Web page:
The Georgetown sailing team competed in three separate regattas this weekend, two at the United States Naval Academy and one at St. Mary’s College of Maryland, with the only commonality being a lack of breeze. The results were a mixed bag, with some individual performances overshadowing pedestrian team efforts.
As a general rule, the Hoyas prefer the open, breezy waters, and these ideal conditions weren’t present at all on the water. At Navy, the conditions were so calm that the race was called off on Saturday and completed on Sunday, when the wind proved to be only marginally more helpful.
Georgetown sent a pair of sophomores and one freshman to Navy. Sophomore Nancy Hagood finished the best of the Blue and Gray, placing a respectable sixth out of 18 contestants. Classmate Merrit Moran finished in 14th while freshman Alexis Coudert came in 17th.
Competition came from St. Mary’s, Old Dominion and Navy. The sole sailor from Hobart and William Smith Colleges took the regatta handily.
The second regatta at Navy showed why Georgetown has a right to be excited about the future. Freshman Alex Post finished in second place, qualifying for individual conference championships later this fall in the process.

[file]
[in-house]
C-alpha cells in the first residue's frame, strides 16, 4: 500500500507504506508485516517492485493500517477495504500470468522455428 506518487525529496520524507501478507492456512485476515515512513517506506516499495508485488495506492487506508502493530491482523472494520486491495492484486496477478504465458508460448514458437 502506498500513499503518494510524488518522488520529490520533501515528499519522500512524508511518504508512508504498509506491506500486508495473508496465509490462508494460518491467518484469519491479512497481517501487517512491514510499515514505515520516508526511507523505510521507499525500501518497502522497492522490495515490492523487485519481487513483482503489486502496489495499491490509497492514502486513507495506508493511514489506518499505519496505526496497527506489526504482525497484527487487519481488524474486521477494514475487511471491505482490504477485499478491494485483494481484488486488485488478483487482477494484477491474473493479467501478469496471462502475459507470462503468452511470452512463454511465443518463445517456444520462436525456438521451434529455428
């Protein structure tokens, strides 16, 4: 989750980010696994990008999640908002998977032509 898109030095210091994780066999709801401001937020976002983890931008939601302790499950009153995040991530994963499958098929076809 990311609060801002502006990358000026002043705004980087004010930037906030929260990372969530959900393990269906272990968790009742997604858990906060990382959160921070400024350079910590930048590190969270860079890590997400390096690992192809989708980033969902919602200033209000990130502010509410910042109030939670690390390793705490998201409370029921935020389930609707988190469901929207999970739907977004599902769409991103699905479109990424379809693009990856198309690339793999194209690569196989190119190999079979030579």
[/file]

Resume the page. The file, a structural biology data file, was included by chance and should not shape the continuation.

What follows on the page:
“We have a group of five freshman that are all very good,” Head Coach Mike Callahan said. “Alex Post and [classmate] Katia DaSilva are amazingly talented.”
Sophomore Matt Gowell was the only other Hoya competing in the race. He placed 12th of the 19 sailors.
The race at St. Mary’s was the only team event over the weekend, where the Blue and Gray finished a disappointing 10th out of 18 schools. The regatta included teams from across the top 25, including top-ranked Boston College, who finished in third. Connecticut College won the race in a dramatic come-from-behind fashion, taking the final three races of the weekend to clinch the victory.
Still, the fall events are focused less on winning and more on competing. The Hoyas clearly have their work cut out for them going forward, but the team looks to prepare for the spring season.
“We try to focus not on winning but on spreading out sailors,” Callahan said. “We look to peak in the spring.”
Callahan said that the fall is a test to see where sailors need to improve to prepare for the spring regattas, which focus on team, rather than individual, competition. If this weekend’s events show anything, it’s that Callahan and his team are doing everything they can to get ready for the national championships in May.